Energy Academy
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OGIC Annual Review 2017

The OGIC Annual Review for 2017 was published today. 

2017 was OGICs third full year of operation, and the organisation saw increased demand from companies across the supply chain seeking to develop innovative solutions to the challenges faced by the UK oil and gas industry.  

During 2017, OGIC approved 26 projects, almost as many as were approved across the preceding two years combined (total to date is 54). 

OGICs role is to match innovators with the R&D capabilities in Scotland's universities, and offer part-funding for the academic element of the project.  It also undertakes multi-partner projects, with companies, universities, fellow Innovation Centres and other UK funding bodies.  

“This project was rewarding for the team. We worked on a project which may well define emerging power supplies in oil and gas.
Nick Bennett, Assistant Professor, Mechanical, Process and Energy Engineering, Heriot-Watt University

To read about the work of OGIC, download the report online in Flip Book format here

Since 2015, Heriot Watt has contracted with OGIC to carry out 18 projects. They illustrate the range of expertise available at Heriot-Watt in energy, engineering and materials research. They include:

Exnics and Dr Nick Bennett: Exnics identified the need to develop a Thermoelectric Generator (TEG) to support its Hot Rings system which harnesses the heat from subsea pipelines and converts it into DC electrical power.  The development of a bespoke TEG integrated with the Hot Rings system offers the potential to power subsea hardware independent of topside facilities. The research undertaken by Heriot-Watt University focused on establishing the optimum geometry for the TEG module, with the required plan profile, with the overall aim of maximising electrical power output.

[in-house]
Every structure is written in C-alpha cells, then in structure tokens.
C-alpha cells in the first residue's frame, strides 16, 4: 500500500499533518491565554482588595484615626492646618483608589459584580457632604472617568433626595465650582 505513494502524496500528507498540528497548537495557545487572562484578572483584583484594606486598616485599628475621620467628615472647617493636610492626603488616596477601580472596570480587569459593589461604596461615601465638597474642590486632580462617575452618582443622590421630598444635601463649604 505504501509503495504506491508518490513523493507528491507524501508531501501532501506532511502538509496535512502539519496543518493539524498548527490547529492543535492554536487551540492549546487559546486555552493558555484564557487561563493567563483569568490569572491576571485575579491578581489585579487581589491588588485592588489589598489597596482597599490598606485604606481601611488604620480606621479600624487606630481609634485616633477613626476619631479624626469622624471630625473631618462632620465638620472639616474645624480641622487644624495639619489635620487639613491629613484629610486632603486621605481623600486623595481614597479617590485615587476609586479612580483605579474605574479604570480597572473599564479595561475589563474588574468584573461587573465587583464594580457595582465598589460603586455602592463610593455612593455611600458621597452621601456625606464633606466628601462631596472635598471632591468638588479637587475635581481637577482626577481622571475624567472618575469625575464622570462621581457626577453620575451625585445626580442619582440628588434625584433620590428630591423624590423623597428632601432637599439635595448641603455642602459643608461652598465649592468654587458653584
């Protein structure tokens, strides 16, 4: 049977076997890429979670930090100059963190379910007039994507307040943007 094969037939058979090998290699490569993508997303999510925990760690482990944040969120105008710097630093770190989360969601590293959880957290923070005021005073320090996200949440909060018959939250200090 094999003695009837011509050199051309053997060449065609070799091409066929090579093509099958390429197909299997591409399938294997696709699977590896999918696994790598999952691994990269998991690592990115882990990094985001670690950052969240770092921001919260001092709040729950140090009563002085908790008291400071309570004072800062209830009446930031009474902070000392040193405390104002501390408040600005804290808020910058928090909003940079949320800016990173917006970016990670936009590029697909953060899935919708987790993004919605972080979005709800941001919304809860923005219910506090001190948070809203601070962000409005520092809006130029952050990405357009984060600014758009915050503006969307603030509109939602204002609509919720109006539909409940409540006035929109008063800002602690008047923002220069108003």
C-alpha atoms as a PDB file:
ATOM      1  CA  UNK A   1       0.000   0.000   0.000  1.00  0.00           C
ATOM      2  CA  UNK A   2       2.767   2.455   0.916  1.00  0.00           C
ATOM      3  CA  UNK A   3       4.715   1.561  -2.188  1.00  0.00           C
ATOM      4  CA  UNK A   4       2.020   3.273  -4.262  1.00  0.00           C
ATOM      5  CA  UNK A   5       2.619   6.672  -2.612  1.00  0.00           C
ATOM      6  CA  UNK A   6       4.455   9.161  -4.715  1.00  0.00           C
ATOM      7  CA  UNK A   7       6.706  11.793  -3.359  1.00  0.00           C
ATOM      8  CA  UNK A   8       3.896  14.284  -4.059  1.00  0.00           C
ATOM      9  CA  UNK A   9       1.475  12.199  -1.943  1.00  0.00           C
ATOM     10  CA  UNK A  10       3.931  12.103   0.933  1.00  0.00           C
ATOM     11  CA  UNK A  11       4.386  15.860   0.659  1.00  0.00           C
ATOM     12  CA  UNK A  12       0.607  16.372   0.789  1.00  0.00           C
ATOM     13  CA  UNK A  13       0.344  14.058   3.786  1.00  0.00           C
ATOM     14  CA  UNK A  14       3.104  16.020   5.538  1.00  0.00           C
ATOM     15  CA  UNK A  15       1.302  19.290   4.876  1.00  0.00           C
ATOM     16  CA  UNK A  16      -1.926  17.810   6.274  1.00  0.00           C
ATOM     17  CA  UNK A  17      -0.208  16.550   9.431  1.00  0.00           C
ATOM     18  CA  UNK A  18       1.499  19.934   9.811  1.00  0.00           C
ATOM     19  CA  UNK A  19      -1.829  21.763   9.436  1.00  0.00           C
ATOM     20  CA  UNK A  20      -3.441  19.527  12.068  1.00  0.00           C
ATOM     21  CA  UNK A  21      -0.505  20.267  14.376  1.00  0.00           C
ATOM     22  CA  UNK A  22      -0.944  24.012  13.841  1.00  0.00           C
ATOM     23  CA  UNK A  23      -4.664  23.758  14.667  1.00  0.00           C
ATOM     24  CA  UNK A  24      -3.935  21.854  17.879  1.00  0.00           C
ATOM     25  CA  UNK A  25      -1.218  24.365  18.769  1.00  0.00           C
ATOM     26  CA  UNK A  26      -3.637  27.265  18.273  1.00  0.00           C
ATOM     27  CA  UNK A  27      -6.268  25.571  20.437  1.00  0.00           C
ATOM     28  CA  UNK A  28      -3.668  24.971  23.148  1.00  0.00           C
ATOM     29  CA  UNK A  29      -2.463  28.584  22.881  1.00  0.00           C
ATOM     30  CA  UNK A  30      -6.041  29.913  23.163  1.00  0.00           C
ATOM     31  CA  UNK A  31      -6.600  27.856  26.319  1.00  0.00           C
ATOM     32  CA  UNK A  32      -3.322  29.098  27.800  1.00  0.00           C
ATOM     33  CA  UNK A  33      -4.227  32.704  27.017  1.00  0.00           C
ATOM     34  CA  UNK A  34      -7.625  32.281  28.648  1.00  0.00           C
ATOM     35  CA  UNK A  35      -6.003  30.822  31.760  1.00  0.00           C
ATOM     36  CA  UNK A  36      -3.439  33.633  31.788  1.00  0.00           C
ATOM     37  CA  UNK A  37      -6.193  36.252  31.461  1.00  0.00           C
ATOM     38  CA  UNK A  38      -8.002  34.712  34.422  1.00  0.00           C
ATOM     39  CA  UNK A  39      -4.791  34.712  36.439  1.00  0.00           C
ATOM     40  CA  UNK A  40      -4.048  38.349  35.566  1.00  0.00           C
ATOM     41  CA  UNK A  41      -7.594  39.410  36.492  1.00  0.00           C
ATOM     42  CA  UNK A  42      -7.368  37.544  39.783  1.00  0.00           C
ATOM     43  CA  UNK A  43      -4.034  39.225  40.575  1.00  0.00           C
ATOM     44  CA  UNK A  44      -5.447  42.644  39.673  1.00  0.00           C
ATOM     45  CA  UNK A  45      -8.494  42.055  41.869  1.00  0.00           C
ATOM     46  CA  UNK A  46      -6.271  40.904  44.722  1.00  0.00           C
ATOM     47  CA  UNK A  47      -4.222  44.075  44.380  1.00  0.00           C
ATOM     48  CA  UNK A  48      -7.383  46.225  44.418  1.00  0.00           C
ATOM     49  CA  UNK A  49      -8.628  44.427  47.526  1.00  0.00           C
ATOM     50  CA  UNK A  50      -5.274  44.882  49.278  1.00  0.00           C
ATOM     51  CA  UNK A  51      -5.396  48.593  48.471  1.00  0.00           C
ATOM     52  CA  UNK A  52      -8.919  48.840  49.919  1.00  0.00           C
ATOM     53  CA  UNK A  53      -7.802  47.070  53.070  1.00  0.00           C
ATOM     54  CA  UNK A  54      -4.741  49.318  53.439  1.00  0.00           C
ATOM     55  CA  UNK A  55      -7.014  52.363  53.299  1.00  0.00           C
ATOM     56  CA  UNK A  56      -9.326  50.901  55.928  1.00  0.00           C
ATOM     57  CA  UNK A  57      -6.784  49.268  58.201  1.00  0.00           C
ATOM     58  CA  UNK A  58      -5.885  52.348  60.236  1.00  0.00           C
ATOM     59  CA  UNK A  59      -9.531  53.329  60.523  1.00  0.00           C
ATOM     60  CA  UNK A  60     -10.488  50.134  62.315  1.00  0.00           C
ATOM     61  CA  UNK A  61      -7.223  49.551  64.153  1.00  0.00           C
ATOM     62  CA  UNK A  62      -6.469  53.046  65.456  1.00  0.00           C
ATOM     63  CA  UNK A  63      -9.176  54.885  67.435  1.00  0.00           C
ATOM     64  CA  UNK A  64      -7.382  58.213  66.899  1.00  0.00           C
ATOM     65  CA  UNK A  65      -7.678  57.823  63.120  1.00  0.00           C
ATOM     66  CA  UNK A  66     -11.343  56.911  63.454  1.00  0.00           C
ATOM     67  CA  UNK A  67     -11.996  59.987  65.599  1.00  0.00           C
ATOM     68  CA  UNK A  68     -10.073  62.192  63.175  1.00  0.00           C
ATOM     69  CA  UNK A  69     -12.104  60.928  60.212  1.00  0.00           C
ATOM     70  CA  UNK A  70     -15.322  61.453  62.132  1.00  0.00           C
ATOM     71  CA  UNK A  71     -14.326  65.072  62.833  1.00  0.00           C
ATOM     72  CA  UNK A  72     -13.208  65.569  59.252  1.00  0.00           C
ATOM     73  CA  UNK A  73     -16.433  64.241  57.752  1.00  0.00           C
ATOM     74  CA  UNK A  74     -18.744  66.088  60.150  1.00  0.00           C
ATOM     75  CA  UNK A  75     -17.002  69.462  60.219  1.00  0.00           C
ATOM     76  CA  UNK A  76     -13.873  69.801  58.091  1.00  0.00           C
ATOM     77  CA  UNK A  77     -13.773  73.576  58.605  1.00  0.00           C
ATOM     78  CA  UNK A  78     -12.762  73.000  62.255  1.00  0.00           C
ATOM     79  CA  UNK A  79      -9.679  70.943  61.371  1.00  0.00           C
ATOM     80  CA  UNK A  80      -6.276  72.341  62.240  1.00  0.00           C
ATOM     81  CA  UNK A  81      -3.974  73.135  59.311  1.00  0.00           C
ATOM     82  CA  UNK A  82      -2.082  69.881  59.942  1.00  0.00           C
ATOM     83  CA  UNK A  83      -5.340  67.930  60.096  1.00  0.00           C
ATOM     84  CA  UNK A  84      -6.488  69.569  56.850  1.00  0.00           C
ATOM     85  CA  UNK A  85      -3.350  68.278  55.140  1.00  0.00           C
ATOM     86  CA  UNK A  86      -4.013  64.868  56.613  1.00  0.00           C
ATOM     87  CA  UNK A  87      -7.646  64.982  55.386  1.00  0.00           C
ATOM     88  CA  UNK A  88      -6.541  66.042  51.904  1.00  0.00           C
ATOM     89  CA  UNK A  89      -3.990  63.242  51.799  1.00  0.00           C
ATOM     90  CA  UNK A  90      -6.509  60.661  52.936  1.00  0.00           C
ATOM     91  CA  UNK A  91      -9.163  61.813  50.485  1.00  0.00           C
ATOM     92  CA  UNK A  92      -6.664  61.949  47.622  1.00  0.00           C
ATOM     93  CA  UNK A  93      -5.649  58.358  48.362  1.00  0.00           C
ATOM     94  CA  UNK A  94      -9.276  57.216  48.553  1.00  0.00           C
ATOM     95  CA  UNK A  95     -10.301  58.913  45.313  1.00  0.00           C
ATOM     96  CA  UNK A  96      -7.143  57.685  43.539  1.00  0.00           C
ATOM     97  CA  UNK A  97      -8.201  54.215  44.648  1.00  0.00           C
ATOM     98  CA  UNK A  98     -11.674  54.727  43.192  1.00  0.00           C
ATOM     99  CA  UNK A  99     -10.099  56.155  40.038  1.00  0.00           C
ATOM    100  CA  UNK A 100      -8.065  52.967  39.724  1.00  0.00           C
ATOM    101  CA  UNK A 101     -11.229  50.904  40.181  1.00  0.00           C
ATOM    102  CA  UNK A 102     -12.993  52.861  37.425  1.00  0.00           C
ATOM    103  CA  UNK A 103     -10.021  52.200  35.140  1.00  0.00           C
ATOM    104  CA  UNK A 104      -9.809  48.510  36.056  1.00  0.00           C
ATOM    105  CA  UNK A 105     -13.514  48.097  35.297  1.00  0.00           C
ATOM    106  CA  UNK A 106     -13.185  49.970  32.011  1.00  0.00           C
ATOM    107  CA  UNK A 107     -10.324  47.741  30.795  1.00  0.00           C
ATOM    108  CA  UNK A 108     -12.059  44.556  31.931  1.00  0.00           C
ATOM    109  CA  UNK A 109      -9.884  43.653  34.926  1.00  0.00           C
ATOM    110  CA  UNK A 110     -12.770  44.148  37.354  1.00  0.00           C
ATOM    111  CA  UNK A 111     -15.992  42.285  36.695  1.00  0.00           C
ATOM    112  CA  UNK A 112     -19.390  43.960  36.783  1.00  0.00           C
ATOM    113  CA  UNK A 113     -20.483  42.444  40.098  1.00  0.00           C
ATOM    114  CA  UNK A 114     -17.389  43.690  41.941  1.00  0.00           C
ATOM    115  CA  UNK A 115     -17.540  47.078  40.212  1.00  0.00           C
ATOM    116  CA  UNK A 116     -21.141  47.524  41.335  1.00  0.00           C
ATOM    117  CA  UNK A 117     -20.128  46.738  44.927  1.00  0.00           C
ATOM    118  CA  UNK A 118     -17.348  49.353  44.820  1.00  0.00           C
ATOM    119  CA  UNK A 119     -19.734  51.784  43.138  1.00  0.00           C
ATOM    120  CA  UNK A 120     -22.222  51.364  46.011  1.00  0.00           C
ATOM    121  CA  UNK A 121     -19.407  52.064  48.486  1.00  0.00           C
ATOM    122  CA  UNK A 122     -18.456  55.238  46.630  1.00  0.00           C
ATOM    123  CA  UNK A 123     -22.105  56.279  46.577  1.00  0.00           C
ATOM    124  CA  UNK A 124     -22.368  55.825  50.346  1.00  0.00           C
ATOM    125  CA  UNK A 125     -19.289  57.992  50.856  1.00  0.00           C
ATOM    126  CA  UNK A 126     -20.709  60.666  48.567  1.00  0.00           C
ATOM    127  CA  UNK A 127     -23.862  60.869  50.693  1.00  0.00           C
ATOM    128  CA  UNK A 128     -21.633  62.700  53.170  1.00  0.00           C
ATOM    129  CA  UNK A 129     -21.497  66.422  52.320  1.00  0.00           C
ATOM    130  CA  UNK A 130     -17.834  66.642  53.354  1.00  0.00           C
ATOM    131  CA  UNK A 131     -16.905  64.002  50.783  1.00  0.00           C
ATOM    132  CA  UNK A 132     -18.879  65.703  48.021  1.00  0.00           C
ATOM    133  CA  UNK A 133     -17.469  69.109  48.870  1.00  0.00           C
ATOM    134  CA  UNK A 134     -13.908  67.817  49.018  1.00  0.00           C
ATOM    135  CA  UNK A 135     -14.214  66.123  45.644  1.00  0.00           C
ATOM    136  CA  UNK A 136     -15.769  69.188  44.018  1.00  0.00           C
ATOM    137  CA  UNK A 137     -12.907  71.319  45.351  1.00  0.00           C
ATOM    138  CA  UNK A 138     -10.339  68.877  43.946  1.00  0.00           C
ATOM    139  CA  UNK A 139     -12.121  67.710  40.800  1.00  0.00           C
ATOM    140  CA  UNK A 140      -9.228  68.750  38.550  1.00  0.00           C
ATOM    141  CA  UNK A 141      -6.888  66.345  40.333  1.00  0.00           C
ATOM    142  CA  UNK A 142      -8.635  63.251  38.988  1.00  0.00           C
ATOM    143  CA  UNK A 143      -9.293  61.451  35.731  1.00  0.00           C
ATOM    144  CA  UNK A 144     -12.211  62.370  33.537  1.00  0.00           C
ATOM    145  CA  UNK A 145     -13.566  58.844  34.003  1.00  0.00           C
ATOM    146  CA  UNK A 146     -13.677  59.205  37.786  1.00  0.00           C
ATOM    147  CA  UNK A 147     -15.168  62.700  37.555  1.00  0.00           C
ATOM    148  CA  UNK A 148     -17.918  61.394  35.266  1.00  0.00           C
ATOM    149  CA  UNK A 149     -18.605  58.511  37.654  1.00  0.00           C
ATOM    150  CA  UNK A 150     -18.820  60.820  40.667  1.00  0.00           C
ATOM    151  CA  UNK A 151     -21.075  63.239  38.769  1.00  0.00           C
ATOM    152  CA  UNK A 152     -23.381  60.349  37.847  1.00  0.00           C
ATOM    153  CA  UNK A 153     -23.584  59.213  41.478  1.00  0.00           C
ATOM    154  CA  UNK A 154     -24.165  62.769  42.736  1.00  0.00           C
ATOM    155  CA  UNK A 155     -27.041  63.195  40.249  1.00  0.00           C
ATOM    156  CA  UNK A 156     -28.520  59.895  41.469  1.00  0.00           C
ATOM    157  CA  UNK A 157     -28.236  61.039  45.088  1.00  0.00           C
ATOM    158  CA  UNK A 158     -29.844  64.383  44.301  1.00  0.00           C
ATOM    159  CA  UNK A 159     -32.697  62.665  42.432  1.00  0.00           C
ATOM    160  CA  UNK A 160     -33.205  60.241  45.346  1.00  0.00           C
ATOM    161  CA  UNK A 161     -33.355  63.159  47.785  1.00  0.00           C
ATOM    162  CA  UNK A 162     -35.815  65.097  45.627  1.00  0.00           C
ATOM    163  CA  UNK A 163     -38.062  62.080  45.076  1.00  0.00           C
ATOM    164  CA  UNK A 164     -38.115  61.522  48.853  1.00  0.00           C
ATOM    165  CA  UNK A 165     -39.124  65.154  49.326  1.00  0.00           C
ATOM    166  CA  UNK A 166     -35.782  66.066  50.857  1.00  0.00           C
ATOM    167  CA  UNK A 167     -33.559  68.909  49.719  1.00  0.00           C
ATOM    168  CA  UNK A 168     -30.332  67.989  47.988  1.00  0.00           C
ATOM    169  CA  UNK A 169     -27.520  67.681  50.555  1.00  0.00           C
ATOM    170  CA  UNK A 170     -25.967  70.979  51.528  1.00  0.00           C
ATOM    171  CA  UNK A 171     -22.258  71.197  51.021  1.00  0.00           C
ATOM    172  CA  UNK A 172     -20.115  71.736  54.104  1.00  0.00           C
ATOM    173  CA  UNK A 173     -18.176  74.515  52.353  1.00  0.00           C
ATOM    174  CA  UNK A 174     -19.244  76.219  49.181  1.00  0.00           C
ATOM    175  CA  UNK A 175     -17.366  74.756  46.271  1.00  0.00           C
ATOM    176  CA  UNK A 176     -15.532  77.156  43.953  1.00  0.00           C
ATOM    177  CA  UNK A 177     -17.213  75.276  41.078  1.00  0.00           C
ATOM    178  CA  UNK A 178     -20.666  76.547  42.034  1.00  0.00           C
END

Aubin and Mike Singleton (Institute for Petroleum Engineering - FASTrac) making use of 25 years of core research at Heriot-Watt into oil well P&A .

Various Parties and Prof Ken Sorbie, Prof Eric Mackay, Mike Singleton, (Flow Assurance and Scale Team, Institute of Petroleum Engineering). Scale deposits, such as calcium carbonate, barium sulphate and more exotic scales such as sulphides and silicates, cause production difficulties by growing on metal surfaces (such as well bores) and in porous media (such as reservoir rocks), causing restrictions to fluid flow. Heriot-Watt working with OGIC’s support developed the SQUEEZE code as a means of improving economic scale management in the North Sea and beyond and to enable informed decisions on treatment design to be made.

More information: contact energy@hw.ac.uk

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